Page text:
A plant that grows harmlessly upon another plant and derives its moisture and nutrients from the air, rain, and sometimes from debris accumulating around it.
A tree or shrub that is trained to grow flat against a wall, fence, or trellis, often in a symmetrical pattern.
A plant that is not native to the region in which it is being grown.
The part of a branch that extends beyond the rest of the tree canopy.
A fluid, often sticky, that oozes from the trunk, branches, or leaves of a tree. This can be a sign of disease or injury.
The sum of evaporation and plant transpiration from the Earth’s land and ocean surface to the atmosphere.
A process in flowering plants grown in partial or complete absence of light, characterized by long, weak stems; smaller leaves due to longer internodes; and a pale yellow colour (chlorosis).
A type of tree that has leaves that are broad, flat and thick, and remains green year-round.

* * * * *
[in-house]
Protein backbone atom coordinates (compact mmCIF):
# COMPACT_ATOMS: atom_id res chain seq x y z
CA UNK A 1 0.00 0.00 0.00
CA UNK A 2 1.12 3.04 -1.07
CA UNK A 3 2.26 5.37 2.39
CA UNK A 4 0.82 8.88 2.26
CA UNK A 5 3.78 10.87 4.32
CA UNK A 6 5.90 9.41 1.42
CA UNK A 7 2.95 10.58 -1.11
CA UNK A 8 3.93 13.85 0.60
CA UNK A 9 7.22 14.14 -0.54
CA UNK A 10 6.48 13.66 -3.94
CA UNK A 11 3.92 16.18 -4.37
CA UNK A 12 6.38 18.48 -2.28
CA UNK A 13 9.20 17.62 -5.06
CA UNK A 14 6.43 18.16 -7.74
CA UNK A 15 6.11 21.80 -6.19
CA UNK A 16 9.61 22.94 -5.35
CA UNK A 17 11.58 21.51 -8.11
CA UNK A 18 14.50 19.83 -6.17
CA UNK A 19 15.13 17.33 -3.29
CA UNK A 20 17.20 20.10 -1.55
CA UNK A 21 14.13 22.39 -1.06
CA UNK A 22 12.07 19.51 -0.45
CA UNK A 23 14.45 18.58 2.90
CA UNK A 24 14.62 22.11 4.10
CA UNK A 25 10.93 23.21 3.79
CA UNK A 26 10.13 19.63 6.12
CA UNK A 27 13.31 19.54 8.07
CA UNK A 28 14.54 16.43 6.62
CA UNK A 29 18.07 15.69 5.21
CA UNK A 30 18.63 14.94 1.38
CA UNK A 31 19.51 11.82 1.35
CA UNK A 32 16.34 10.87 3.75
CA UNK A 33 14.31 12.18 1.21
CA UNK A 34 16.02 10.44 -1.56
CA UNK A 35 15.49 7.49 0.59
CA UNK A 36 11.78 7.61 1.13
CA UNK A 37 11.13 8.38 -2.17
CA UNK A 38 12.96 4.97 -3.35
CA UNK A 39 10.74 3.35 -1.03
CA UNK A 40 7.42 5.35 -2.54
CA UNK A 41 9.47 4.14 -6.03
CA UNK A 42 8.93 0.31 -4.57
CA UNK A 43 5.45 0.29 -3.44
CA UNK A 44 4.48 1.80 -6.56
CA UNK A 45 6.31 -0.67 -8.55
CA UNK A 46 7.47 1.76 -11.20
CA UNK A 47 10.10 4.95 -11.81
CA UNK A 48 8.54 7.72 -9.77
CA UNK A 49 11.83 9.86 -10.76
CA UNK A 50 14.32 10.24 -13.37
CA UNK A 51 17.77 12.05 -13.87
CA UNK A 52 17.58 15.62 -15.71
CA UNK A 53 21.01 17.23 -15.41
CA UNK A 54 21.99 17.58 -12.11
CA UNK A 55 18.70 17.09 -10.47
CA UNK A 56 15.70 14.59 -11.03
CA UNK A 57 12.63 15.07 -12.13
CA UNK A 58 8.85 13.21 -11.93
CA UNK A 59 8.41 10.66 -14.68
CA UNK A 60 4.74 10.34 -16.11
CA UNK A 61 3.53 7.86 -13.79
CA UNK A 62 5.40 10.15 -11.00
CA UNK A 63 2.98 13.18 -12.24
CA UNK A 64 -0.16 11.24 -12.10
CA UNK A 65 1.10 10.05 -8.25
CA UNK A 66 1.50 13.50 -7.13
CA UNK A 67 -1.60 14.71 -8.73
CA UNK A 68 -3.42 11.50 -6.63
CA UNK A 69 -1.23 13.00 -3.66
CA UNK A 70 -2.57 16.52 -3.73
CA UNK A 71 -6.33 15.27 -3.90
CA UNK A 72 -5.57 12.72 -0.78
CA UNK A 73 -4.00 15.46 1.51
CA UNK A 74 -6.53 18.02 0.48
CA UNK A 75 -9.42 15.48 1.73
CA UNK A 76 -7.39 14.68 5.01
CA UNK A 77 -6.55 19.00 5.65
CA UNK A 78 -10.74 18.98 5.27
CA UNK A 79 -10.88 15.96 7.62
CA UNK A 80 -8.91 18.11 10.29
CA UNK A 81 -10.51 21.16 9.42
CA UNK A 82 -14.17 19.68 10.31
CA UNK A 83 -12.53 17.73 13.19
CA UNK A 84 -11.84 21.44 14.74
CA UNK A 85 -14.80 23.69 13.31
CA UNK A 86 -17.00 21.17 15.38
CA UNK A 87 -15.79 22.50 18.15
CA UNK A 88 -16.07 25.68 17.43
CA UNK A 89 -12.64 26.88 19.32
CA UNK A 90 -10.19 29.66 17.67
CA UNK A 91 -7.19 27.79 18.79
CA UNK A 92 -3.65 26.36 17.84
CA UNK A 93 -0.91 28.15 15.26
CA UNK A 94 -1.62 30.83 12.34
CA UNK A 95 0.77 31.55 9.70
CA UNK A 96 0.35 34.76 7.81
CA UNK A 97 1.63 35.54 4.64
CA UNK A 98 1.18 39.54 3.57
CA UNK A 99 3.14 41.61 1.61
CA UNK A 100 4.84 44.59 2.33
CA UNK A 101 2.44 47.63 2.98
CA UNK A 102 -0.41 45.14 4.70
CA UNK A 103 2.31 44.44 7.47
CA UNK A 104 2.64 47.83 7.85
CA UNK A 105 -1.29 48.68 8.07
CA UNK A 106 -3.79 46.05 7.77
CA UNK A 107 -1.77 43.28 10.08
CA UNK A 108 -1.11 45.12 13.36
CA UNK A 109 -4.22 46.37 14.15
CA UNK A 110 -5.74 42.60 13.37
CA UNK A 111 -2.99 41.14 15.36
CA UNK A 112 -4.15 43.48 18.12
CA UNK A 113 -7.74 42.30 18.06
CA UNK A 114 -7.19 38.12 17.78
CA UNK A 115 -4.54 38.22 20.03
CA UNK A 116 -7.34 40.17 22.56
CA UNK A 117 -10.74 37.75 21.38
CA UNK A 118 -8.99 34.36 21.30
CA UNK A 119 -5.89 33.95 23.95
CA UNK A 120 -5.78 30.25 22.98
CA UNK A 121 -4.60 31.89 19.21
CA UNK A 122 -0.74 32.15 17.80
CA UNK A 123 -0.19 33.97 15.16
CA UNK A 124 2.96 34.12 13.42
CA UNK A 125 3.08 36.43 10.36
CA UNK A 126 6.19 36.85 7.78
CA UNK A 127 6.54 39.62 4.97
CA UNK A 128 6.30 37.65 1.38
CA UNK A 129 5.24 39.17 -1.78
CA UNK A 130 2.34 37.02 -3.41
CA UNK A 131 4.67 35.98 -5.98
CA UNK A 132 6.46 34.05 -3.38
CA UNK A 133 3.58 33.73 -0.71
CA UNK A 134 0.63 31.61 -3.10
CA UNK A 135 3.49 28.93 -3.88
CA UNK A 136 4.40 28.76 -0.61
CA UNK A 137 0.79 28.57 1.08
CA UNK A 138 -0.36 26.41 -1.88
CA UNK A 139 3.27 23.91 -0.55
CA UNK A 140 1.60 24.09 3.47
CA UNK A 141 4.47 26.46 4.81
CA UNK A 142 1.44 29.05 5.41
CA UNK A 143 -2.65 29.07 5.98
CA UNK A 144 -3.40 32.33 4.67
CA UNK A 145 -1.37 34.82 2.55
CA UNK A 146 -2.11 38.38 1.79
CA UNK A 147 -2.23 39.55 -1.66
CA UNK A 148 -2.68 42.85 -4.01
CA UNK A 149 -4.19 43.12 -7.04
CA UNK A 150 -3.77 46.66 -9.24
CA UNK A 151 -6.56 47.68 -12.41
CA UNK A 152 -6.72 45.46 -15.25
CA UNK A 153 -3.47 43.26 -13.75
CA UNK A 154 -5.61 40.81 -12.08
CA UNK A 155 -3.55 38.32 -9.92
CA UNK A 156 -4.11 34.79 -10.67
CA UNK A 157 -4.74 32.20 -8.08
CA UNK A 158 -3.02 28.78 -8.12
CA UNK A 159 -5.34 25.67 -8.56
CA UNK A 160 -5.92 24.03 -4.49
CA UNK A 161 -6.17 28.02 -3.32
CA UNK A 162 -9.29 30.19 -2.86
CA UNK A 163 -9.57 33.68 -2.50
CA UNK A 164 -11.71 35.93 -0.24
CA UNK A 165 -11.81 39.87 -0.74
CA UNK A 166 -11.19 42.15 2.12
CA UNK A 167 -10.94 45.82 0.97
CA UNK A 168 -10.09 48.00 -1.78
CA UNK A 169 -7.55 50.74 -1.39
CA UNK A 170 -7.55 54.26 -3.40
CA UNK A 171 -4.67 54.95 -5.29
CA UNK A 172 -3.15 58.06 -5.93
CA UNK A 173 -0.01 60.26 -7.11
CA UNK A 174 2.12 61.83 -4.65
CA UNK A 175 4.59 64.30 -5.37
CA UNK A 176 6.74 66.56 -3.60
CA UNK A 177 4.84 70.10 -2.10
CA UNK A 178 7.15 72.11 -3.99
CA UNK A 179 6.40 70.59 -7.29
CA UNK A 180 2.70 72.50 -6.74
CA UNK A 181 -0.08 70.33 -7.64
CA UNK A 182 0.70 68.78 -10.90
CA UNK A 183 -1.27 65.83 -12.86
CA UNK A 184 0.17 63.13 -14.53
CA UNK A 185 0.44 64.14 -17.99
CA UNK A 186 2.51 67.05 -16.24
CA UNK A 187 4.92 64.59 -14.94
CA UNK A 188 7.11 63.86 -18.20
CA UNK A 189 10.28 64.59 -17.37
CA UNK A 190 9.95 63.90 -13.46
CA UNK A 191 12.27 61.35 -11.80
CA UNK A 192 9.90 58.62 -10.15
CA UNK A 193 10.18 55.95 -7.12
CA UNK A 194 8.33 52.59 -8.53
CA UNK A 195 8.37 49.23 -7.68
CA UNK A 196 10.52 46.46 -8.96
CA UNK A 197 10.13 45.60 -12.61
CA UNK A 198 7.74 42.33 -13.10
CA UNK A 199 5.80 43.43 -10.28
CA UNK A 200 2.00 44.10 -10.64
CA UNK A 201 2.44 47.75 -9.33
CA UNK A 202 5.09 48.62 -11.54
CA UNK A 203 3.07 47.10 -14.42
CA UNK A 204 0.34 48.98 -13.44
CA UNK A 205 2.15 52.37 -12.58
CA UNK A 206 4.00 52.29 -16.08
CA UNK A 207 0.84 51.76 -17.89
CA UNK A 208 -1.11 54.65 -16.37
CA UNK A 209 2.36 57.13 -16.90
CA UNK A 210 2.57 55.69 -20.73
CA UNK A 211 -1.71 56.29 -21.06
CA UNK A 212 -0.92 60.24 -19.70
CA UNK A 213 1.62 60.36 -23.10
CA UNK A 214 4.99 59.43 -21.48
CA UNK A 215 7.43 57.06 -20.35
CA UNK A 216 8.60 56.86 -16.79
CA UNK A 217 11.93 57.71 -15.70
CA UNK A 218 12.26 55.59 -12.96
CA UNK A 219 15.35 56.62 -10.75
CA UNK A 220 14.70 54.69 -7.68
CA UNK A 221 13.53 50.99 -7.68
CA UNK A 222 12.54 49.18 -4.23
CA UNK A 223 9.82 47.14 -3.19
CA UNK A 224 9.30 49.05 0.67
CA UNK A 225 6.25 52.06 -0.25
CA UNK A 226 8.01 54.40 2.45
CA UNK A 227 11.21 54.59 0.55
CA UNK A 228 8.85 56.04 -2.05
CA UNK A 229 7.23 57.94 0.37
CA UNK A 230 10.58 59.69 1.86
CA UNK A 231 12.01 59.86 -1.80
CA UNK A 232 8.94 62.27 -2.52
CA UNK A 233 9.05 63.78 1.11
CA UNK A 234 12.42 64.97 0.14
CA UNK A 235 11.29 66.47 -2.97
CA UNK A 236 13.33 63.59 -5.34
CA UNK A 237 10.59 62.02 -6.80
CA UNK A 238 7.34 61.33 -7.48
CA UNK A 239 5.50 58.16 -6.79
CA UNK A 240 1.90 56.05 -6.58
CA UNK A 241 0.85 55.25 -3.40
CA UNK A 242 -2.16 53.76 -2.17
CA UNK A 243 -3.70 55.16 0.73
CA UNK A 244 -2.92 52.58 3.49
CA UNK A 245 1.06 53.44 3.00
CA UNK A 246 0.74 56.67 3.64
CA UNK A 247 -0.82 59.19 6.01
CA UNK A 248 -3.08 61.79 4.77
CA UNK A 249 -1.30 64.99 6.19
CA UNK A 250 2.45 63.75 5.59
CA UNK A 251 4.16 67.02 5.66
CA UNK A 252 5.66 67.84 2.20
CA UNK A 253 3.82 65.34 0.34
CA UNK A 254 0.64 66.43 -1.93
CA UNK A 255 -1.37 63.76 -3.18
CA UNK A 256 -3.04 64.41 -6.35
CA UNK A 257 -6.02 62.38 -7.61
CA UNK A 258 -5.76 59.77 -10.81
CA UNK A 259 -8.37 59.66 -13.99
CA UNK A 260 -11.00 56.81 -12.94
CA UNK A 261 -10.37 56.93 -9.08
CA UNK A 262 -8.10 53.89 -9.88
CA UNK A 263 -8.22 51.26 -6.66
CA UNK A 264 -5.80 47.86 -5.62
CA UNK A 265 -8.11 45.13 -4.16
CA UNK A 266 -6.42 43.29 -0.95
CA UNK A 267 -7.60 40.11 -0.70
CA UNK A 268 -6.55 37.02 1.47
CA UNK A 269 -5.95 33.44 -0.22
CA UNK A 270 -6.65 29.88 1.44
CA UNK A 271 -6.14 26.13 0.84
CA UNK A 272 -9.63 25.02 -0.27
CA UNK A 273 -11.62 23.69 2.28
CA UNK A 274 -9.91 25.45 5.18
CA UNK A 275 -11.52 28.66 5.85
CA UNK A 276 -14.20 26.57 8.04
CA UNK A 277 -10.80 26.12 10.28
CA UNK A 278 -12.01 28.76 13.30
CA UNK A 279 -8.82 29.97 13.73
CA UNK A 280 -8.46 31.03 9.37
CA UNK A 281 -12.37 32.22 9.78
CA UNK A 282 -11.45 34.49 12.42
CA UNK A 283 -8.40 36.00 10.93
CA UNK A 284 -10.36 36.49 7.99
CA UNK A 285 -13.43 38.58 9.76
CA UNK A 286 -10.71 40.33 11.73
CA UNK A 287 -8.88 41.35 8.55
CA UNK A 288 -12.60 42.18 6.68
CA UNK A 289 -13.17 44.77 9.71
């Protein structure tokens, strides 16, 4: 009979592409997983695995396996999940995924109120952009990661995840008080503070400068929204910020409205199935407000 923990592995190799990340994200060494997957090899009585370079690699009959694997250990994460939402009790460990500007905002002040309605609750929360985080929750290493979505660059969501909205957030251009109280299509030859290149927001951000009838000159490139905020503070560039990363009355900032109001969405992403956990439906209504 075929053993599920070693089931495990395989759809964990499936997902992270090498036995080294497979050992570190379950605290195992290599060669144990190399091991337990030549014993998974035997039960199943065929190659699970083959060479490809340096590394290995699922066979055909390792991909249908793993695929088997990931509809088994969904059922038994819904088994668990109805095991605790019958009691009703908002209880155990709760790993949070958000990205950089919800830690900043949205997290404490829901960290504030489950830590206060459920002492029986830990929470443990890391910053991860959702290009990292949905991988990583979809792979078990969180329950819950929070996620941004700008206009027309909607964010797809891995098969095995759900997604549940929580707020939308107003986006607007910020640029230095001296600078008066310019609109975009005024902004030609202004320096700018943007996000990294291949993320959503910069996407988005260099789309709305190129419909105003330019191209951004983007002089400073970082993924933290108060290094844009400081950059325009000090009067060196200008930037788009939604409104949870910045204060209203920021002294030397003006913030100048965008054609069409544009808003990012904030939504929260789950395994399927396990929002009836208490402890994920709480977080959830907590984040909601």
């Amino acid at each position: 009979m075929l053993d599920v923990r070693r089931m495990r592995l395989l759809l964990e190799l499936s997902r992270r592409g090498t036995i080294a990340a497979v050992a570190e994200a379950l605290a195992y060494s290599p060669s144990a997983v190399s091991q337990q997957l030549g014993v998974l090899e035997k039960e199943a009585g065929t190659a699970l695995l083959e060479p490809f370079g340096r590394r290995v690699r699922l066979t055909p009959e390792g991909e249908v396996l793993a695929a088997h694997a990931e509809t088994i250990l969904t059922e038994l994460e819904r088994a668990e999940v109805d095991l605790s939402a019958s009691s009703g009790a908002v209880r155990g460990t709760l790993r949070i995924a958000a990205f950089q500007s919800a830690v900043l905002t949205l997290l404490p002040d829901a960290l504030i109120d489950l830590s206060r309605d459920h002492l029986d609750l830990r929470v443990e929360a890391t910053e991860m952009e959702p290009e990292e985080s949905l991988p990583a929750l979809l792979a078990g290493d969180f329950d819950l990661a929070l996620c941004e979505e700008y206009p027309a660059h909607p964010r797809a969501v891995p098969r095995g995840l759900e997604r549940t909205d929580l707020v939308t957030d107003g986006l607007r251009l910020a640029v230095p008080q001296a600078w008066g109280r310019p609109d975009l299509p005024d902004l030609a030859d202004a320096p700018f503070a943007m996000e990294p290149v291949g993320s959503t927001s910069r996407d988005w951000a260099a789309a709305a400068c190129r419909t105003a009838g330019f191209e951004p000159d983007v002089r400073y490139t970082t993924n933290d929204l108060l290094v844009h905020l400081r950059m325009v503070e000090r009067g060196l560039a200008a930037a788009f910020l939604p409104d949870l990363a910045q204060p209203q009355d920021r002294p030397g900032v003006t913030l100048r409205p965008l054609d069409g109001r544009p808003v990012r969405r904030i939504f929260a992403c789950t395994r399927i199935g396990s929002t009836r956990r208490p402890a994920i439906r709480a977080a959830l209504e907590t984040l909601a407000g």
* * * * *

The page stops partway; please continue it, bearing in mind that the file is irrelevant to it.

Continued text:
The part of the tree’s annual growth ring that is formed early in the growing season when growth is rapid.
The process by which soil and rock are removed from the Earth’s surface by exogenetic processes such as wind or water flow, and then transported and deposited in other locations.
A species of organism that is at risk of becoming extinct due to a sudden rapid decrease in numbers or a severe reduction in its habitat.
The application of plant nutrients to support growth, typically involving elements like nitrogen, phosphorus, and potassium.
The plant life occurring in a particular region or time, generally the naturally occurring or indigenous plant life.
A pruning cut that goes into the trunk of the tree, removing the branch collar. This is usually harmful to the tree and is not a recommended practice.
The process of planning and implementing practices for the stewardship and use of forests and other wooded land to meet specific environmental, economic, and social objectives.
The leaf or leaf-like part of a palm, fern, or similar plant.
Vertical splits in the bark of a tree caused by rapid temperature changes in winter, typically on the south or southwest side of the tree.